“Barton Fink” (1991)
It’s become such an almost-cliché that aspirant writers experiencing creative difficulties have a tendency to write about aspirant writers experiencing creative difficulties, that often the first thing a screenwriting teacher will beg of their students is that they avoid this most obvious of tropes. Nothing good has ever come of it, right? But the exception that doesn’t so much prove the rule as burn it to the goddamn ground, bellowing, is the brilliant, gonzo and deeply creepy fourth feature from the Coen Brothers. The film starts as a piquant period Hollywood satire as John Turturro’s Barton heads to Hollywood on the back of a successful, if painfully sincere stage play about the Working Man and is immediately tasked with writing a Wallace Beery wrestling picture. The nature of creative compromise is then explored in his interactions with a Faulkner-esque fallen idol (John Mahoney) and his girlfriend (Judy Davis) but most especially with the crumbling, sweating hotel he stays in (definitely a character of itself) and his salesman neighbor there (John Goodman) a decent, jolly type who can nonetheless be heard sobbing at night through the thin walls. But thereafter it’s a descent into hell for Barton—possibly the hell of self-awareness— and how the Coens and their note-perfect cast (especially Turturro and Goodman) smoothly manage the gear shift from quirky comedy to downward spiral of horror in the second half (after a certain unforgettable mosquito-swatting) is nothing short of a masterclass. So the Coens take a screenwriting no-no and turn in a film that could be (and is) taught in screenwriting seminars—ever get the feeling they’re just showing off? Beating out Lars Von Trier’s “Europa,” Spike Lee’s “Jungle Fever” and Kieslowski’s “The Double Life of Veronique” among others for the top prize, ‘Fink’ also picked up Best Actor for Turturro and Best Director for the Coens, and while they’ve gone on to even bigger successes since, it feels totally right that their Palme win came for this film—so early in their careers, so unmistakably auteurist and so deeply in love with the movies.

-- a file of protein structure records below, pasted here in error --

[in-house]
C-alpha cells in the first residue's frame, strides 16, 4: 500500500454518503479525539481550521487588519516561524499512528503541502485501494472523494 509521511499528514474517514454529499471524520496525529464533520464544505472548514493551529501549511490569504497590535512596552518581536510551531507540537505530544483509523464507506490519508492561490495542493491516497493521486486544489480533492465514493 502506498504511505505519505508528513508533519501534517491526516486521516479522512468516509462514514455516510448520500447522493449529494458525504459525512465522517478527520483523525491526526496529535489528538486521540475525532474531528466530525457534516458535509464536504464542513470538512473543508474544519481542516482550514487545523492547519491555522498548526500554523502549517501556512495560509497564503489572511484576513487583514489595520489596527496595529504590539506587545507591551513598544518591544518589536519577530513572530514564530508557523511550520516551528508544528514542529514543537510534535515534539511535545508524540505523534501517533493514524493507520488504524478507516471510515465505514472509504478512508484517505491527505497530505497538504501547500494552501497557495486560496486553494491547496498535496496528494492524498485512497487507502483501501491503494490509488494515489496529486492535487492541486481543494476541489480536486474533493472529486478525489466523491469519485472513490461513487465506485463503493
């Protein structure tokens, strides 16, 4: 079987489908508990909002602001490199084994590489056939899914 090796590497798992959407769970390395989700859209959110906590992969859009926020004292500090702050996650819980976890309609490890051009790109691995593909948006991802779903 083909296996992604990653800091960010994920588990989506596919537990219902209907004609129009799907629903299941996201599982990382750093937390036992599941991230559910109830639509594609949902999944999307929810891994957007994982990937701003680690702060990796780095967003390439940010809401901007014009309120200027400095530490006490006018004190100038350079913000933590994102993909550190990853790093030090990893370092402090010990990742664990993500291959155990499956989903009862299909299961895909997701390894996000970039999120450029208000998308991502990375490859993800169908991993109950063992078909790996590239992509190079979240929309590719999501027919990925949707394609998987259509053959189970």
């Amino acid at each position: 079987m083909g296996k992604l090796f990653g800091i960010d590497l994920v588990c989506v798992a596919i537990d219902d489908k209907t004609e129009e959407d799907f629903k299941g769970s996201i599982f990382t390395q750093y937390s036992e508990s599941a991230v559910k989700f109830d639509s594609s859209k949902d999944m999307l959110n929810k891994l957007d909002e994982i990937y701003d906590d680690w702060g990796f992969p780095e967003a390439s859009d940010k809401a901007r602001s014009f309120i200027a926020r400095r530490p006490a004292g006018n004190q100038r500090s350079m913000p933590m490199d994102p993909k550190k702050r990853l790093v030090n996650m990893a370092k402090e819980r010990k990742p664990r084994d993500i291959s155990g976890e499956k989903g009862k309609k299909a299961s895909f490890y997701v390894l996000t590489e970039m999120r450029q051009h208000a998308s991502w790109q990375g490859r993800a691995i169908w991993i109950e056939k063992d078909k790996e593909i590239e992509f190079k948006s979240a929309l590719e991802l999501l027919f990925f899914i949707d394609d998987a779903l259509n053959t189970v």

“La Dolce Vita” (1960)
Choosing the winner in 1960 couldn't have been more difficult. How do you watch Michelangelo Antonioni's “L'avventura,” Mikhail Kalatazov's “Letter Never Sent” or Ingmar Bergman's “The Virgin Spring” and not think of bending the rules to award all three at once? Answer: by having Federico Fellini's “La Dolce Vita” in the same competition. This masterpiece must have screened to the relief of the jury because we can imagine the collective wipe of the sweaty brow after its closing credits; regardless of what else comes before or after, the only thing that remains when the dust settles is “La Dolce Vita.” The Palme d'Or couldn't have gone to any Bergmans, Bunuels or Antonionis that year (maybe it wasn't so hard after all). An episodic look into the transcendental and flirtatious adventures of Marcello (Marcello Mastroianni, showing why he's one of the brightest stars to ever shoot into the silver screen) the film transports itself above any cinematic conventions, like the monumental opening aerial sequence, and does what every truly great film does; whisks you away to another world. In this case, it's a decadent Rome full of razor sharp wit and sarcasm, empty promises, misunderstood declarations, and more erratic energy than all the energizer bunnies in the world. One cannot merely watch “La Dolce Vita,” as it's a near-sensual experience that can only be inhaled, devoured, gazed upon, and allowed to attack all of one's senses. Mastroianni's iconic pose from another Fellini gem “8 1/2” was chosen as the Cannes poster for this year's edition, citing the celebration of a cinema “free and open to the world.” This kind of spirit was magically captured in “La Dolce Vita” and has never been sweeter.